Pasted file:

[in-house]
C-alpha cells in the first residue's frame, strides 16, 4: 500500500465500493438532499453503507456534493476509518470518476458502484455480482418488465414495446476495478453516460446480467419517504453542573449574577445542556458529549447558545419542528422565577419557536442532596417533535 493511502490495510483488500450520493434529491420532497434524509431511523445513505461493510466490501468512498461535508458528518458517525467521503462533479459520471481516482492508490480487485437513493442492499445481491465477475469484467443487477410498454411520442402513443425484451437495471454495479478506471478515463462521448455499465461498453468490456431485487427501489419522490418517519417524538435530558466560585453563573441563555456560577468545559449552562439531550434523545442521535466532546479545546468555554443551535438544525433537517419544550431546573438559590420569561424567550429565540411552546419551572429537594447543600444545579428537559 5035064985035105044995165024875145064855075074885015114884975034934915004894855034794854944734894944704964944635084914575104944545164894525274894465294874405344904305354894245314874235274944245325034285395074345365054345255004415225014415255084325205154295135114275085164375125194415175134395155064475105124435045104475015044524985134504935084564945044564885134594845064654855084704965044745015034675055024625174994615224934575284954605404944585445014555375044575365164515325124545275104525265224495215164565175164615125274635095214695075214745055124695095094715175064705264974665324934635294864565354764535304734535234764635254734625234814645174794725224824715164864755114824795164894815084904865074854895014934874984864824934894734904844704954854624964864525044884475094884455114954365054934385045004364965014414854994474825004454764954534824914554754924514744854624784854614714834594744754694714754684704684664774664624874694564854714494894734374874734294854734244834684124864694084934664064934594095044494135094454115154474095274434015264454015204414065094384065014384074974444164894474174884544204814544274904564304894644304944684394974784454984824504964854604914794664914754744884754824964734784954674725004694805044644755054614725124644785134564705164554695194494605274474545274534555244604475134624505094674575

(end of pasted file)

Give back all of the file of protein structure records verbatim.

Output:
[in-house]
C-alpha cells in the first residue's frame, strides 16, 4: 500500500465500493438532499453503507456534493476509518470518476458502484455480482418488465414495446476495478453516460446480467419517504453542573449574577445542556458529549447558545419542528422565577419557536442532596417533535 493511502490495510483488500450520493434529491420532497434524509431511523445513505461493510466490501468512498461535508458528518458517525467521503462533479459520471481516482492508490480487485437513493442492499445481491465477475469484467443487477410498454411520442402513443425484451437495471454495479478506471478515463462521448455499465461498453468490456431485487427501489419522490418517519417524538435530558466560585453563573441563555456560577468545559449552562439531550434523545442521535466532546479545546468555554443551535438544525433537517419544550431546573438559590420569561424567550429565540411552546419551572429537594447543600444545579428537559 5035064985035105044995165024875145064855075074885015114884975034934915004894855034794854944734894944704964944635084914575104944545164894525274894465294874405344904305354894245314874235274944245325034285395074345365054345255004415225014415255084325205154295135114275085164375125194415175134395155064475105124435045104475015044524985134504935084564945044564885134594845064654855084704965044745015034675055024625174994615224934575284954605404944585445014555375044575365164515325124545275104525265224495215164565175164615125274635095214695075214745055124695095094715175064705264974665324934635294864565354764535304734535234764635254734625234814645174794725224824715164864755114824795164894815084904865074854895014934874984864824934894734904844704954854624964864525044884475094884455114954365054934385045004364965014414854994474825004454764954534824914554754924514744854624784854614714834594744754694714754684704684664774664624874694564854714494894734374874734294854734244834684124864694084934664064934594095044494135094454115154474095274434015264454015204414065094384065014384074974444164894474174884544204814544274904564304894644304944684394974784454984824504964854604914794664914754744884754824964734784954674725004694805044644755054614725124644785134564705164554695194494605274474545274534555244604475134624505094674575